Eli: Do you have any stories of seeing a student progress against the odds?
Leslie: I don’t have a particular student story, but I have repeatedly seen that in this one on one format coaches (even with no teaching background….I don’t have a teaching background) can often figure out things that “work” for their particular student. We’ve found that some students don’t do well with the Fry word list, but if you put the Fry sentences list in front of them, they can make better progress. So there can be a student that would seem, initially , “hopeless” but change the context/format and suddenly there’s “hope”/progress. Teachers don’t have the time to spend one on one with their students. Single working parents, unfortunately, don’t always have the time for that one on one. The 1 hour each week these kids get with one on one attention focused on reading can truly be a gift.
Eli: Beautiful. Is Arise2Read in Memphis only? And if someone wants to get involved, how might they do so?
Leslie: Locally, Memphis and Millington, I believe. I know we had some organizations in other cities/states come to us to possibly implement our processes elsewhere; that would be a question for Karen Vogelsang, our Executive Director. As for how to get involved; going to www.Arise2Read.org would be a great place to start, follow us on Facebook, have your Kroger community rewards or Amazon Smile directed to Arise2Read. All these initiatives to make our community a better place to live, take time and money, and lots of prayer. We can all give one of those in whatever life chapter we find ourselves in. I’ve just been blessed with the gift of time right now.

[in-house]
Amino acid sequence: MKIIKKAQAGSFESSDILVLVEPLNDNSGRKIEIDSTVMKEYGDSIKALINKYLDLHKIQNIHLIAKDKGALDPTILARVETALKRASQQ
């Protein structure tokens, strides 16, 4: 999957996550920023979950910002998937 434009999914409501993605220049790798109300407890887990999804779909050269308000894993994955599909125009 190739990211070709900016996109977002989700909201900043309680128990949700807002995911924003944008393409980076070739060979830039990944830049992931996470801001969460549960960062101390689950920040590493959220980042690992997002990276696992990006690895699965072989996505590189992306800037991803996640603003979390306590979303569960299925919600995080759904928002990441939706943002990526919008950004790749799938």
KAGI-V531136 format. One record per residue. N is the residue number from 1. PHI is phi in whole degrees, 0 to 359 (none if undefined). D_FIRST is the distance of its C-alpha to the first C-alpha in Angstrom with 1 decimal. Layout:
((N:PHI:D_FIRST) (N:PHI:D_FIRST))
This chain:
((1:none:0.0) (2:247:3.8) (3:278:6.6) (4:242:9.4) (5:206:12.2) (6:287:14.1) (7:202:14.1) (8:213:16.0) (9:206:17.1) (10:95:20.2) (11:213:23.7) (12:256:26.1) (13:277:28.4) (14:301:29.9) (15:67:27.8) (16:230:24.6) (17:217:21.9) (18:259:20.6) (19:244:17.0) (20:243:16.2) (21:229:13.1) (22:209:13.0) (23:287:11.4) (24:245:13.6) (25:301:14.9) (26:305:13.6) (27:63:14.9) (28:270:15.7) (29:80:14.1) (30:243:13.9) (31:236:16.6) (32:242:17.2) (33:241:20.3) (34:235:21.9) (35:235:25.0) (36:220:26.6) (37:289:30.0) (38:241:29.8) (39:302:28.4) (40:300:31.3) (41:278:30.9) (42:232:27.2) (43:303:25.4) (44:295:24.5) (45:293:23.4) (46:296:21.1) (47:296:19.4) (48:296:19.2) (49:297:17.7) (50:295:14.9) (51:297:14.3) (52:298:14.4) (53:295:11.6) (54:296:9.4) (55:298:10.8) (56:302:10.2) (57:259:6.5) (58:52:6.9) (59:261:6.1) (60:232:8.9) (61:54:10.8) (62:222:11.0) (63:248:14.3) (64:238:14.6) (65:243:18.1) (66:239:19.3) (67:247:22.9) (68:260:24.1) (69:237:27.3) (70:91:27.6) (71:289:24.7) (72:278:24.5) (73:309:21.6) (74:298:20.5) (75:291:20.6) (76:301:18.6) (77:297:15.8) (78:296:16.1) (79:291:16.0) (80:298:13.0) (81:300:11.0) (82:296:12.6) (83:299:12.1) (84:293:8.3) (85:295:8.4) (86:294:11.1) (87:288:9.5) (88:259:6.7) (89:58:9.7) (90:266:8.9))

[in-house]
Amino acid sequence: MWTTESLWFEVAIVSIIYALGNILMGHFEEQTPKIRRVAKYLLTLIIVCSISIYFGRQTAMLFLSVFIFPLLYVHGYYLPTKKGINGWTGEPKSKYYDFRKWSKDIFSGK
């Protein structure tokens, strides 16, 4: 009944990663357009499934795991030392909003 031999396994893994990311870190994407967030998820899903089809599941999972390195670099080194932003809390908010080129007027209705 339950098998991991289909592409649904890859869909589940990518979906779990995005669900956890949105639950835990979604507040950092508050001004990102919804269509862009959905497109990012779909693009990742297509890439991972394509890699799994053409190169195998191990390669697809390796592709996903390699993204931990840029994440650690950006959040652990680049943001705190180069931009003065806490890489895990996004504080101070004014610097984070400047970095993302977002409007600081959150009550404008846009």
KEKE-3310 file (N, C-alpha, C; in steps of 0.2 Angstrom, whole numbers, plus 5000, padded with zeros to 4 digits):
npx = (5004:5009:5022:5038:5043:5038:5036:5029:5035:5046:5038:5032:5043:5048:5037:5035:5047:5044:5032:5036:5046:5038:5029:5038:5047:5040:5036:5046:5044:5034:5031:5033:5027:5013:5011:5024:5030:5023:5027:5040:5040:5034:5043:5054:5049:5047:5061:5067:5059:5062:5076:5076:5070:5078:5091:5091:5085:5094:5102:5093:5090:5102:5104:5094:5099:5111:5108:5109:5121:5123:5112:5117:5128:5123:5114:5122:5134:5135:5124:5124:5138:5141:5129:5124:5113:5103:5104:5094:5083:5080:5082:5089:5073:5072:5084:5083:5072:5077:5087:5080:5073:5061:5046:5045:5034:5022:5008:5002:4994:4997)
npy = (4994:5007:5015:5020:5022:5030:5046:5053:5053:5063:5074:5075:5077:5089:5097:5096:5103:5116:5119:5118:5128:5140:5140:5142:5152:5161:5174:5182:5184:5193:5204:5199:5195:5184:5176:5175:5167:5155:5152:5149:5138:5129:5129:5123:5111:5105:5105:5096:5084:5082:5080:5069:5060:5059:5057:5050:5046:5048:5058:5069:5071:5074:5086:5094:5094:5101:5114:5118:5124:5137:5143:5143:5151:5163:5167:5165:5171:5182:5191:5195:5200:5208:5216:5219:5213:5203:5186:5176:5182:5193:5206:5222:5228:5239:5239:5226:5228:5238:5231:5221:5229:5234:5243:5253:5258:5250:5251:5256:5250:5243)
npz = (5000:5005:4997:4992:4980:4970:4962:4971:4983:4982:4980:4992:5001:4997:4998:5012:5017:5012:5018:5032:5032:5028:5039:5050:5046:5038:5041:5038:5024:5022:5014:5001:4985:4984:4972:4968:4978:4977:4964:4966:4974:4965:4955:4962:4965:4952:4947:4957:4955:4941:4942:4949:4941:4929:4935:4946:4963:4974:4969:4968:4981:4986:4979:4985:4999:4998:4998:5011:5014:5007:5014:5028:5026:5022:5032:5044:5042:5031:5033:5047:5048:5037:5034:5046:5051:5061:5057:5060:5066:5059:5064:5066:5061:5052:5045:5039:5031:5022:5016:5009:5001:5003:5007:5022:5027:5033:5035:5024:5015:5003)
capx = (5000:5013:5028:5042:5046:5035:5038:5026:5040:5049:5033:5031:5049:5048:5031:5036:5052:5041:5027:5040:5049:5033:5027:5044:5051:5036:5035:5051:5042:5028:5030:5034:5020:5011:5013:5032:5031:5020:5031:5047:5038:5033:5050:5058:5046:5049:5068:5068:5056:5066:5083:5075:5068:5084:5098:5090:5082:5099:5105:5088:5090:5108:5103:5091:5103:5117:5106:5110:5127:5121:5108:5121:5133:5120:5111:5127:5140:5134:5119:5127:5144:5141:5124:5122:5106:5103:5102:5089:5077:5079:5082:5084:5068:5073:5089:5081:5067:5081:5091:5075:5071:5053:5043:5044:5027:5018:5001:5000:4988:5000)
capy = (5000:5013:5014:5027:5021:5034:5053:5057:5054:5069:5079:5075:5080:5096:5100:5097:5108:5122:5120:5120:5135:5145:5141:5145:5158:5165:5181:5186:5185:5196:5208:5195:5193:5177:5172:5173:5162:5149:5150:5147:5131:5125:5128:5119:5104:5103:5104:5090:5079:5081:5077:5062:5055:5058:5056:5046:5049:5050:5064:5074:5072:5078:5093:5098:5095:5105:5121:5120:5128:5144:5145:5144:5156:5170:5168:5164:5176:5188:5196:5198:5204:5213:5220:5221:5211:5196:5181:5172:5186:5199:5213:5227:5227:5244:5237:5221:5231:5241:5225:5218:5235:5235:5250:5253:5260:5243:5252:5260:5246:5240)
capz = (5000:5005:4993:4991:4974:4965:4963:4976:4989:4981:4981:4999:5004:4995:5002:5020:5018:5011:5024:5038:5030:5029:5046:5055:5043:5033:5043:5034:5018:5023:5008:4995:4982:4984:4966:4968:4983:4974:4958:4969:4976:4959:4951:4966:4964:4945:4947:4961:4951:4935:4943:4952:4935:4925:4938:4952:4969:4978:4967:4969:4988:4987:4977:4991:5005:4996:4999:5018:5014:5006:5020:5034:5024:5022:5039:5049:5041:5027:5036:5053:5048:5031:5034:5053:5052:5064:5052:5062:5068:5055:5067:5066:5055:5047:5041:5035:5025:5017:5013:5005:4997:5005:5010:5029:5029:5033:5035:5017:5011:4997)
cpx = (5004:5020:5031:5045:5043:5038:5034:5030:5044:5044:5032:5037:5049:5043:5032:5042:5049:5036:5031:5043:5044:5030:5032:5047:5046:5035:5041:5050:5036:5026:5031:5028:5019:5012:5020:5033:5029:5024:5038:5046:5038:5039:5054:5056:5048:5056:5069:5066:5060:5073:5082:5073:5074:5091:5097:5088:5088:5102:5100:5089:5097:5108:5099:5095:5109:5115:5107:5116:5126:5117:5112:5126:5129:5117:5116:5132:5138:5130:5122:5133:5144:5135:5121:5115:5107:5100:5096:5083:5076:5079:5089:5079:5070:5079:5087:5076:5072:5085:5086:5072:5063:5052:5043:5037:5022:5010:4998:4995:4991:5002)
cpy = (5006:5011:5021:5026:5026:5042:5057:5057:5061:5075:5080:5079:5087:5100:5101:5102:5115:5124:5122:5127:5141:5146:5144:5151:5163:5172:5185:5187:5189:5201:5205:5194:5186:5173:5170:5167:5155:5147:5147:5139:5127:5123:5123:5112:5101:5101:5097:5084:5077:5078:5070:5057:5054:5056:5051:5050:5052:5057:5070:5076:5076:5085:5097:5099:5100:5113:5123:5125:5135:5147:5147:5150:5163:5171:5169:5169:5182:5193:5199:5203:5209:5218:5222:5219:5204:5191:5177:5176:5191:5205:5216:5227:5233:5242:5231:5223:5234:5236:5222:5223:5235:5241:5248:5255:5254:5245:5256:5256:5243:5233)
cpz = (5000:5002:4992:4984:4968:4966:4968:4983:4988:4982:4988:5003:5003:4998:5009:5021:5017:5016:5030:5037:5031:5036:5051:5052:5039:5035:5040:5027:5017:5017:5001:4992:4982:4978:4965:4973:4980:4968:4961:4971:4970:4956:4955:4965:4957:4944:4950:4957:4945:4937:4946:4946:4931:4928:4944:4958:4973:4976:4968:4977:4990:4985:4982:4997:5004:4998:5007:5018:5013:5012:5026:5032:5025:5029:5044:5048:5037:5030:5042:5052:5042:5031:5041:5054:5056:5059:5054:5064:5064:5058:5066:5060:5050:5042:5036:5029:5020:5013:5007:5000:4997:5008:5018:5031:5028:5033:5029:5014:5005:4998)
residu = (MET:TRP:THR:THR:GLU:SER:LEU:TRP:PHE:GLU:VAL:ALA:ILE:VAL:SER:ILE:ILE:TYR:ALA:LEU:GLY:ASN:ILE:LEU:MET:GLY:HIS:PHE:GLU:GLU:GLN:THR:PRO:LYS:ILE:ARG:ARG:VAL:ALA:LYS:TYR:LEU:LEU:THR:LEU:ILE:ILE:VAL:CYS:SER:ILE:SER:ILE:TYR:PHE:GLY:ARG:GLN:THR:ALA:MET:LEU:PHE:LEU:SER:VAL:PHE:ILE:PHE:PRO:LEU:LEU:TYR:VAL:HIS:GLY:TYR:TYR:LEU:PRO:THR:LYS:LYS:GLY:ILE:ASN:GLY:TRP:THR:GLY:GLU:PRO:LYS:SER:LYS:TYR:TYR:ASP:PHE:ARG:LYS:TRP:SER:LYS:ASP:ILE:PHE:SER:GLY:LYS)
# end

Eli: Thank you! You also said you work with Youth Villages. What does that look like?
Leslie: I had started as a mentor with YV just before COVID. I met with my mentee a few times on campus at The Rose Center in Bartlett and had just requested our first off campus pass (to go bowling and get pizza) when the world shut down.
We continued to be able to have on campus visits (masked). She was fortunate to get assigned to a Foster home (not in Memphis) so our mentoring relationship came to an end. I was assigned another mentee in December 2020, we were mostly virtual until recently. Mentoring virtually has been challenging.
Eli: I can imagine. For a lot of people, the commitment part of volunteering is very scary. What might you say to someone who is scared of committing to volunteer with an organization?
Leslie: Doing all of these things has been “scary”. Venturing outside our comfort zones is uncomfortable (pardon the pun). I spent 17 years in an office with no windows thinking “if only I had the time”. When I got the time I had to just take a great big breath and jump in. What I found, once I jumped in, were lots of like minded people that also want the world to be a better place. My advice is take baby steps. Volunteer at a 1 day event (stuffing backpacks at Bellevue for Arise2Read for example), the people will be friendly and kind, and you will have helped get books into the hands of thousands of kids/families. Then build off the momentum of that. Be the change you want to see in the world.
Eli: That is all very wise. Thank your for sharing that. On behalf of the Governor’s Office of Faith Based and Community Initiatives, thank you for all of your efforts! You truly are making TN a better place for all and are sewing seeds that will create noticeable changes in the world.
Leslie: My pleasure!